When developer Stoic announced that The Banner Saga was in development for iOS and Android tablets, it became one of an increasing number of developers to port their full games to mobile platforms. But Stoic also learned one important thing in its work, especially as it collaborated with Apple: mobile gamers tend to be reluctant to spend any money.
Talking to Polygon, founders Arnie Jorgensen and John Watson discussed how the team always aimed to bring the game to iOS, but the environment turned out to be too volatile. As a result, the studio decided to begin with the PC. Watson explained, "For this game, we felt like it was sort of a niche genre. We felt like our core audience was on PC, on Steam, so there's that.
"[People will] spend $600 on an iPad, and $4 on a coffee, drop $20 on lunch, but when it comes to spending four or five dollars on a game, it's this life-altering decision."
"On the other side of the coin, shipping a game on iOS was a big question mark. Are people going to buy it? I don't know. How much can we sell it for? Not very much. We saw it as a bigger risk; what if we spent a year or two years making this, put it out on iOS, and we were just sunk? It just felt like Steam was a better fit for this — not a ‘better fit,' really, but more of a slam dunk."
And now, seven months after the game's release on the PC, the developer has the stability and security to port it to tablets. But it's not a cheap project, and so The Banner Saga will cost money. The biggest question is, then, how much will it cost? This is a problem that Stoic has struggled with during the game's development.
In fact, both Apple and Stoic have grown frustrated with the increasing reticence of mobile gamers to spend any money. Stoic's discussions with Apple have revealed that the tech giant is working hard to overcome this trend. Watson said, "Apple is frustrated, along with everybody else, about the mentality that's gone rampant in mobile app markets, where people don't want to pay anything. They think that four dollars is an exorbitant amount to pay for a game, which is very illogical considering most people's lifestyles. They'll spend $600 on an iPad, and $4 on a coffee, drop $20 on lunch, but when it comes to spending four or five dollars on a game, it's this life-altering decision. I'm frustrated with that too."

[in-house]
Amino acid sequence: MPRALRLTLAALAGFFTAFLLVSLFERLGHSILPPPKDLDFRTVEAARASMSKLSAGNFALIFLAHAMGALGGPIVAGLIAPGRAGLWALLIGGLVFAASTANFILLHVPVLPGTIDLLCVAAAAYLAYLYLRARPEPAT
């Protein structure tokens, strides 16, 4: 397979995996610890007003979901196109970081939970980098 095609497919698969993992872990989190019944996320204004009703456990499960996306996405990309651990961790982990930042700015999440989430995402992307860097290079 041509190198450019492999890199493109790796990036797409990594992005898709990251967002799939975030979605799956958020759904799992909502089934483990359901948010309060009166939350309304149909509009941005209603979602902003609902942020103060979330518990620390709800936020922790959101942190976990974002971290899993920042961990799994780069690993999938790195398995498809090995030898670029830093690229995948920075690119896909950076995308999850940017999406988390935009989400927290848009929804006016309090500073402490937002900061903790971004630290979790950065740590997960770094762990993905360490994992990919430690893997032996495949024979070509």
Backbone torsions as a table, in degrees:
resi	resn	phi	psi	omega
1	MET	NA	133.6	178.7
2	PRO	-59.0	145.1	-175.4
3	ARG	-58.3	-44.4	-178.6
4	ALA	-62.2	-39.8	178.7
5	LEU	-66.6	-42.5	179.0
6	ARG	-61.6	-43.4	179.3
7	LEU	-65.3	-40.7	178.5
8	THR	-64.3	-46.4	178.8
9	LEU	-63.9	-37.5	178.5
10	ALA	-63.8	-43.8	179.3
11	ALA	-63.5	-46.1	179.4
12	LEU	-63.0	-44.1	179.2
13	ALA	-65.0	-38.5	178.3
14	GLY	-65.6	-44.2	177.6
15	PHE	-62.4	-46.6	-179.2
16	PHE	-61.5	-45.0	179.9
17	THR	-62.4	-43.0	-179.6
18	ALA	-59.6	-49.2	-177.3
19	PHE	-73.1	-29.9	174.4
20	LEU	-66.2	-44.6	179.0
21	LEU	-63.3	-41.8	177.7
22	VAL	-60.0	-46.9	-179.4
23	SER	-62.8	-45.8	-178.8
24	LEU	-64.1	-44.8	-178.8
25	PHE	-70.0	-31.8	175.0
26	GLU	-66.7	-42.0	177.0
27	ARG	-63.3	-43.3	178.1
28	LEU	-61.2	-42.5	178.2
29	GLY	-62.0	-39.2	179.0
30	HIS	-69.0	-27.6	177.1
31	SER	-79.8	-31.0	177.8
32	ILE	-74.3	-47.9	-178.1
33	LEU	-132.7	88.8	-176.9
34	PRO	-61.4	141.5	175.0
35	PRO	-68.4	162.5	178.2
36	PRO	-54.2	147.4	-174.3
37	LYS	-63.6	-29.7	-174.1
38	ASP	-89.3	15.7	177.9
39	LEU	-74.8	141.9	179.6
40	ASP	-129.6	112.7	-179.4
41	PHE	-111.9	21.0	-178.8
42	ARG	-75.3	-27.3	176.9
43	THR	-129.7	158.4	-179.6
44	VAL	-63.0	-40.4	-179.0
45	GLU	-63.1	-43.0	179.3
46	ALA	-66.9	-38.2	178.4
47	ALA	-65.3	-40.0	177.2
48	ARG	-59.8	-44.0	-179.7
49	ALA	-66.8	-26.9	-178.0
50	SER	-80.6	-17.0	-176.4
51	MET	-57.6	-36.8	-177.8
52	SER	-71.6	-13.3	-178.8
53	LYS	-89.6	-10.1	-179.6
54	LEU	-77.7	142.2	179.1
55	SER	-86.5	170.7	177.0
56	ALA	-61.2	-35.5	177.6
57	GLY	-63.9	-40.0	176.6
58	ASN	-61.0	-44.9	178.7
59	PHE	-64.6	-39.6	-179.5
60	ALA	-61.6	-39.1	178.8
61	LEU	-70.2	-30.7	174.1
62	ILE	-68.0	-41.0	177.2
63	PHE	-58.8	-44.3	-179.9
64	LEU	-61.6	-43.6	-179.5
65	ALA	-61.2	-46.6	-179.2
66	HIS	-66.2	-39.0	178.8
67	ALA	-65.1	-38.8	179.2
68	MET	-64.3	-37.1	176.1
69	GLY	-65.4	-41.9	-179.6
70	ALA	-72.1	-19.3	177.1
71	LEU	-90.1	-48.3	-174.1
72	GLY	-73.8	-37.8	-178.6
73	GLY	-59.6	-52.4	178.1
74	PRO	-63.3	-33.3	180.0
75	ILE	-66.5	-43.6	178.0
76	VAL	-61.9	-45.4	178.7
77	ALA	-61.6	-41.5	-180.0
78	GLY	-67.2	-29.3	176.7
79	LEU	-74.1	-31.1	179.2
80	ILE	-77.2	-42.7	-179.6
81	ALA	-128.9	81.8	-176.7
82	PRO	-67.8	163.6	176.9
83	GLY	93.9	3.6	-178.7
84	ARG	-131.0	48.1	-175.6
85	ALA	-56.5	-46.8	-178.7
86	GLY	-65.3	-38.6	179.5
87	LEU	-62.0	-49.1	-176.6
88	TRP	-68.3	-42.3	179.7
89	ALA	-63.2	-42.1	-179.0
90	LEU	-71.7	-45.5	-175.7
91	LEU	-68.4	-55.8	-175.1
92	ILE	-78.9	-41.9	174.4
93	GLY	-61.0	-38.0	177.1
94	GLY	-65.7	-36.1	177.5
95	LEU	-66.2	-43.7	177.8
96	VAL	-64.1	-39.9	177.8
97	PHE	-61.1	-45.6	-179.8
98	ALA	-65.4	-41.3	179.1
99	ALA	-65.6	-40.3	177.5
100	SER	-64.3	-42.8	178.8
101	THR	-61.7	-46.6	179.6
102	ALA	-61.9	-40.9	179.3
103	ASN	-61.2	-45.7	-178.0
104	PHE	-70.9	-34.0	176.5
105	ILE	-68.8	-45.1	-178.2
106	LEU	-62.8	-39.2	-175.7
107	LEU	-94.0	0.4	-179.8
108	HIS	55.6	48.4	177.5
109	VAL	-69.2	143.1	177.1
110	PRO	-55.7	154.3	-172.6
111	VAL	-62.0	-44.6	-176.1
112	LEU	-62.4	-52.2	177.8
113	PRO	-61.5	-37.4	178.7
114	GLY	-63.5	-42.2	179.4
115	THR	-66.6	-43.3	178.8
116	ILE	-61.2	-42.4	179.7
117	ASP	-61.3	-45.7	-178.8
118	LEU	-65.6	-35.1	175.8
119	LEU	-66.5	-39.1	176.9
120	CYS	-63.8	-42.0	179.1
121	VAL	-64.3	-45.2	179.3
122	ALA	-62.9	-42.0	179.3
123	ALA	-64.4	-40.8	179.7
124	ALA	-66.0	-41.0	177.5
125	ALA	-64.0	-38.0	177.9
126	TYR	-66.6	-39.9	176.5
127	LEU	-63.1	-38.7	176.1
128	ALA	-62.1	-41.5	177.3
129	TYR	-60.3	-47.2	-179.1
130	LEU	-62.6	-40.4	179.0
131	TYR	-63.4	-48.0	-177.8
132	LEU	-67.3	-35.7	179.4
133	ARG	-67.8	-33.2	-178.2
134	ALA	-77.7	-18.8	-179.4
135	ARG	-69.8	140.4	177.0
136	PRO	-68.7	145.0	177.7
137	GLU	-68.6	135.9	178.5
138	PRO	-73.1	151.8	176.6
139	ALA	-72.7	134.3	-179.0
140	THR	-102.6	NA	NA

He continues, "Apple clearly knows this, and I think they're hoping developers are going to be using that on iPad Air, because it can push it now. So they're telling us to go higher-end with our game. We're still making those decisions."
The Banner Saga launches on iOS and Android tablets this summer. We thought the PC version was good, and you can read our review here. Recently, Stoic also mentioned that the game may come to consoles and the PlayStation Vita at a later date.
|Alex Newhouse is an editorial intern at GameSpot, and you can follow him on Twitter @alexbnewhouse|
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